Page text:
While it's important for you to follow use and cleaning instructions that come with your nebulizer, it will generally include these steps:

  1. Place the appropriate amount of medication in the plastic nebulizer cup.
  2. Assemble the nebulizer as per instructions.
  3. Insert the mouthpiece. If you have a small child your doctor may elect to use a face mask.
  4. Turn on the machine.
  5. Begin breathing normally and continue until all the medication is gone. If you have a small child you will probably want to remain present for the entire treatment.
  6. Turn off the machine.
  7. Clean the machine per instructions.

Nebulizers And Young Children

Nebulizers can be scary for young kids, especially when first diagnosed with asthma. Here are a couple of tips and tricks to make breathing treatments easier:

  • Nebulizers can be fun. Make the nebulized treatments a fun time with your child. Play special games, watch a movie, or read your child a book. Medical supply companies also sell attachments that turn your nebulizer into a fire truck or a bear.
  • Create a routine. For your child's scheduled breathing treatments, the more successful you are in creating a routine, the less resistance you will likely receive from them.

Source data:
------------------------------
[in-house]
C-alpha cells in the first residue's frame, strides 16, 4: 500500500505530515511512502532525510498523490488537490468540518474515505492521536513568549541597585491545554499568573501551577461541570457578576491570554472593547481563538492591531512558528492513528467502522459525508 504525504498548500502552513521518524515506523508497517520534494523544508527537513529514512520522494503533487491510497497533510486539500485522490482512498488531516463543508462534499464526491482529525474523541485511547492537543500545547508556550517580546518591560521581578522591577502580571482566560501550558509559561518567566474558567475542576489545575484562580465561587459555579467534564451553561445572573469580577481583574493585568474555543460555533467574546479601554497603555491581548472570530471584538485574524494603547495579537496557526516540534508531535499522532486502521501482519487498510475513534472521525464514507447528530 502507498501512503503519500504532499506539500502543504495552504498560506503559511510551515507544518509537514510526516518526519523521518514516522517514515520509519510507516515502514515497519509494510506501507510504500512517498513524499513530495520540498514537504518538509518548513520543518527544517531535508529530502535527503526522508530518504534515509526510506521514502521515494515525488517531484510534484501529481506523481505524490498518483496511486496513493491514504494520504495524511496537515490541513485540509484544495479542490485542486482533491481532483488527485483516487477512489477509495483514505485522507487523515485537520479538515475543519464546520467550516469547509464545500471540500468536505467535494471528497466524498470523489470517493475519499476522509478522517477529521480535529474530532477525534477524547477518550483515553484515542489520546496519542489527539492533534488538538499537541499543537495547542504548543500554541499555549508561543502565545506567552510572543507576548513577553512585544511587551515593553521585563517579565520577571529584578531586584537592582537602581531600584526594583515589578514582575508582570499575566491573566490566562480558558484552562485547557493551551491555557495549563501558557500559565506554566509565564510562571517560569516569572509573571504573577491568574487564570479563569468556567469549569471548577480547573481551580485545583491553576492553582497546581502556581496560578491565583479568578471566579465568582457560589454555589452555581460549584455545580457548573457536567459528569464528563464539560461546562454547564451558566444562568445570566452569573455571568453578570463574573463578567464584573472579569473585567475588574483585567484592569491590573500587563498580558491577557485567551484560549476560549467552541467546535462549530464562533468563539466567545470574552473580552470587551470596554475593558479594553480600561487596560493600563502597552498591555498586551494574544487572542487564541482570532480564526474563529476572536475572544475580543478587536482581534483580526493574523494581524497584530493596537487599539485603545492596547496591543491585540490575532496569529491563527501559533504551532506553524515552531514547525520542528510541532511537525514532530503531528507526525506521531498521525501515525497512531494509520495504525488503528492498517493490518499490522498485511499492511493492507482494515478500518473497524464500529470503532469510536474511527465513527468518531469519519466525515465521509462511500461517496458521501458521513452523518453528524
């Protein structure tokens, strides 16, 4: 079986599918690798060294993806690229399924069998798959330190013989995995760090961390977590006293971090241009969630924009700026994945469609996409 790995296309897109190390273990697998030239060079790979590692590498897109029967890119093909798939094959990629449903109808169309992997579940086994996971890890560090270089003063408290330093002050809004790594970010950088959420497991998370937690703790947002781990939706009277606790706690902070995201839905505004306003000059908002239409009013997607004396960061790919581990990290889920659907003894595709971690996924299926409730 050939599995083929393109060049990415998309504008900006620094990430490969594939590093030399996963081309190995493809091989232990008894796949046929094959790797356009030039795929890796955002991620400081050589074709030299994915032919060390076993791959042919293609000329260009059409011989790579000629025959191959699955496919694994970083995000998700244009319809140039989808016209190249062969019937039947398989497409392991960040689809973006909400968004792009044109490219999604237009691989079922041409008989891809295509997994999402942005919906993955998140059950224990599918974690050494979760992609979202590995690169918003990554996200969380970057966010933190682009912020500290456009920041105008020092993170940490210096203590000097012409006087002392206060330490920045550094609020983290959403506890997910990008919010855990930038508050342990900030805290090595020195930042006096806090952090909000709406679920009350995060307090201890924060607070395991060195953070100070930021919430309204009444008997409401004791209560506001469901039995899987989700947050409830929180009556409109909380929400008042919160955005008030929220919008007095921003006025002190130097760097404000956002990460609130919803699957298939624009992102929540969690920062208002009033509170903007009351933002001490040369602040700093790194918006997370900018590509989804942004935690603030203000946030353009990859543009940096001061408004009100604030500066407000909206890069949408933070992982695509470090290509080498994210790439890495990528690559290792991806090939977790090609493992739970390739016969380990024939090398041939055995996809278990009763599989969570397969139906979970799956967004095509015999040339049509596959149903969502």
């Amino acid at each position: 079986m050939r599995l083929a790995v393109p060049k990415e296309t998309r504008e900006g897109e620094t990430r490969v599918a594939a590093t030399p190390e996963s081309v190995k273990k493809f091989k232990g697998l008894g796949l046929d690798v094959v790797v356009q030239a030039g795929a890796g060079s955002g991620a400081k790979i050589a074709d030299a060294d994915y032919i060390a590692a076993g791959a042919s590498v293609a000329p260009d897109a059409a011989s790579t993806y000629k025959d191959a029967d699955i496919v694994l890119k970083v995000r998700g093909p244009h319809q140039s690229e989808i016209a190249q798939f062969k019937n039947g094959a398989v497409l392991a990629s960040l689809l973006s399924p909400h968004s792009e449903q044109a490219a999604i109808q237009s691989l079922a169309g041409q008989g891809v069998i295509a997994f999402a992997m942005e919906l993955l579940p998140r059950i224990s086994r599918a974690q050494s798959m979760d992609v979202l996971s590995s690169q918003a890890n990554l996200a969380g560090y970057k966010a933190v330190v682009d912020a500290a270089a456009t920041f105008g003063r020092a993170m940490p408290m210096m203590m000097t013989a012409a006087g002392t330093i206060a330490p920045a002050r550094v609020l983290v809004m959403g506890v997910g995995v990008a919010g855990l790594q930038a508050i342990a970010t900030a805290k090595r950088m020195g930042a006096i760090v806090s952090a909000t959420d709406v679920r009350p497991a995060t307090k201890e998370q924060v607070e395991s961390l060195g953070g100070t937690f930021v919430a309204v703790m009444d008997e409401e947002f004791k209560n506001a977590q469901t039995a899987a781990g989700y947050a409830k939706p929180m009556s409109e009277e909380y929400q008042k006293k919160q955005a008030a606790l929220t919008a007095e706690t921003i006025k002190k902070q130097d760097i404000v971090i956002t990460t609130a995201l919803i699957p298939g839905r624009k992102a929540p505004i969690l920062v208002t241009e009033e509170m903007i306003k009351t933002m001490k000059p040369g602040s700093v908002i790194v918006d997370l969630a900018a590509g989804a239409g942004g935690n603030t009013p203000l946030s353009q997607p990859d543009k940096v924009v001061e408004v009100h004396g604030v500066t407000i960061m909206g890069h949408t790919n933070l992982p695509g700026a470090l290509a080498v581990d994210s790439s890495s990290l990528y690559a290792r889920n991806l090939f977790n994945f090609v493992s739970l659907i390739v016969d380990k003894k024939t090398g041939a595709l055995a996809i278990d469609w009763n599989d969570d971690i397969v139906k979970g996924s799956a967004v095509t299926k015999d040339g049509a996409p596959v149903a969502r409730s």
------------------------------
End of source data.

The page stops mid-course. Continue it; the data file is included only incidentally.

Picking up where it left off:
Caring For Your Nebulizers

Cleaning your nebulizer is important: not doing so increases your risk of a respiratory infection like pneumonia. In general, all you need to do is wash your nebulizer pieces with warm, soapy water after each treatment and let them air dry on paper towels. Check your user manual to see if the pieces can be washed in the dishwater.

Sources:

American Academy of Allergy Asthma & Immunology. Accessed May 1, 2010. Tips to remember: Inhaled Asthma Medications.

NHLBI Guidelines for the Diagnosis and Treatment of Asthma. Accessed May 1, 2010. Expert Panel Report 3: Guidelines for the Diagnosis and Management of Asthma.

Tashkin DP. Accessed May 1, 2010. The Role Of Nebulizers In Airways Disease Management